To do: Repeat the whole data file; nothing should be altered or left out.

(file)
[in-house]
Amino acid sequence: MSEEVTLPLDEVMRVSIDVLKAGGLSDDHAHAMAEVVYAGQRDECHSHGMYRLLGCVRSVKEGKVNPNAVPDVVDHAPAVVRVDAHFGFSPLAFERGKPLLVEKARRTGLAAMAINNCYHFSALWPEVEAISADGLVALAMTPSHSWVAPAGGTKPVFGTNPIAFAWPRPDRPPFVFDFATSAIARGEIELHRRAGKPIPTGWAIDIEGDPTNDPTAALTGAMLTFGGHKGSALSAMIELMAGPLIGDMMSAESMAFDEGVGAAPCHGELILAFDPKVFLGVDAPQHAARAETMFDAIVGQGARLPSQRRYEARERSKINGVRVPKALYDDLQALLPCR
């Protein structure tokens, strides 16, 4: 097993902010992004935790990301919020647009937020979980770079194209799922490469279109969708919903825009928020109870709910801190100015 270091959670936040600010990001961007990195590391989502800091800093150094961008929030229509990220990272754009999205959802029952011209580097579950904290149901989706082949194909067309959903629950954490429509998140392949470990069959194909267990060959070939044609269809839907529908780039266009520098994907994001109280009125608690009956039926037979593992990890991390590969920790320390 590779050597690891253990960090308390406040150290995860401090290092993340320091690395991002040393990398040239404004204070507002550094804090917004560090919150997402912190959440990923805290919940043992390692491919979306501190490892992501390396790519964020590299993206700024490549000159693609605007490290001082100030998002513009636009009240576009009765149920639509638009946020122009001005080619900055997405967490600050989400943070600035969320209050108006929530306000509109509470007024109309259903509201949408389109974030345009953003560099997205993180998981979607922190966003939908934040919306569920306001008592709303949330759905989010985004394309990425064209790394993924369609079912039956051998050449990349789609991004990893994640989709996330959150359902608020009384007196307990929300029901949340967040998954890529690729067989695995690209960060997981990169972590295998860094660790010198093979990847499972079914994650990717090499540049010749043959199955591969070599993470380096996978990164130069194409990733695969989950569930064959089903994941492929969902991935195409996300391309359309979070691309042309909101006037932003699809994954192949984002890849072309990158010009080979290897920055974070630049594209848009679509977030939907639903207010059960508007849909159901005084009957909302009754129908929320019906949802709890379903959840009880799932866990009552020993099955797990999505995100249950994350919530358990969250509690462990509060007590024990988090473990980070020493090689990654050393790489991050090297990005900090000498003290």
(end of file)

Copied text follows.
[in-house]
Amino acid sequence: MSEEVTLPLDEVMRVSIDVLKAGGLSDDHAHAMAEVVYAGQRDECHSHGMYRLLGCVRSVKEGKVNPNAVPDVVDHAPAVVRVDAHFGFSPLAFERGKPLLVEKARRTGLAAMAINNCYHFSALWPEVEAISADGLVALAMTPSHSWVAPAGGTKPVFGTNPIAFAWPRPDRPPFVFDFATSAIARGEIELHRRAGKPIPTGWAIDIEGDPTNDPTAALTGAMLTFGGHKGSALSAMIELMAGPLIGDMMSAESMAFDEGVGAAPCHGELILAFDPKVFLGVDAPQHAARAETMFDAIVGQGARLPSQRRYEARERSKINGVRVPKALYDDLQALLPCR
């Protein structure tokens, strides 16, 4: 097993902010992004935790990301919020647009937020979980770079194209799922490469279109969708919903825009928020109870709910801190100015 270091959670936040600010990001961007990195590391989502800091800093150094961008929030229509990220990272754009999205959802029952011209580097579950904290149901989706082949194909067309959903629950954490429509998140392949470990069959194909267990060959070939044609269809839907529908780039266009520098994907994001109280009125608690009956039926037979593992990890991390590969920790320390 590779050597690891253990960090308390406040150290995860401090290092993340320091690395991002040393990398040239404004204070507002550094804090917004560090919150997402912190959440990923805290919940043992390692491919979306501190490892992501390396790519964020590299993206700024490549000159693609605007490290001082100030998002513009636009009240576009009765149920639509638009946020122009001005080619900055997405967490600050989400943070600035969320209050108006929530306000509109509470007024109309259903509201949408389109974030345009953003560099997205993180998981979607922190966003939908934040919306569920306001008592709303949330759905989010985004394309990425064209790394993924369609079912039956051998050449990349789609991004990893994640989709996330959150359902608020009384007196307990929300029901949340967040998954890529690729067989695995690209960060997981990169972590295998860094660790010198093979990847499972079914994650990717090499540049010749043959199955591969070599993470380096996978990164130069194409990733695969989950569930064959089903994941492929969902991935195409996300391309359309979070691309042309909101006037932003699809994954192949984002890849072309990158010009080979290897920055974070630049594209848009679509977030939907639903207010059960508007849909159901005084009957909302009754129908929320019906949802709890379903959840009880799932866990009552020993099955797990999505995100249950994350919530358990969250509690462990509060007590024990988090473990980070020493090689990654050393790489991050090297990005900090000498003290």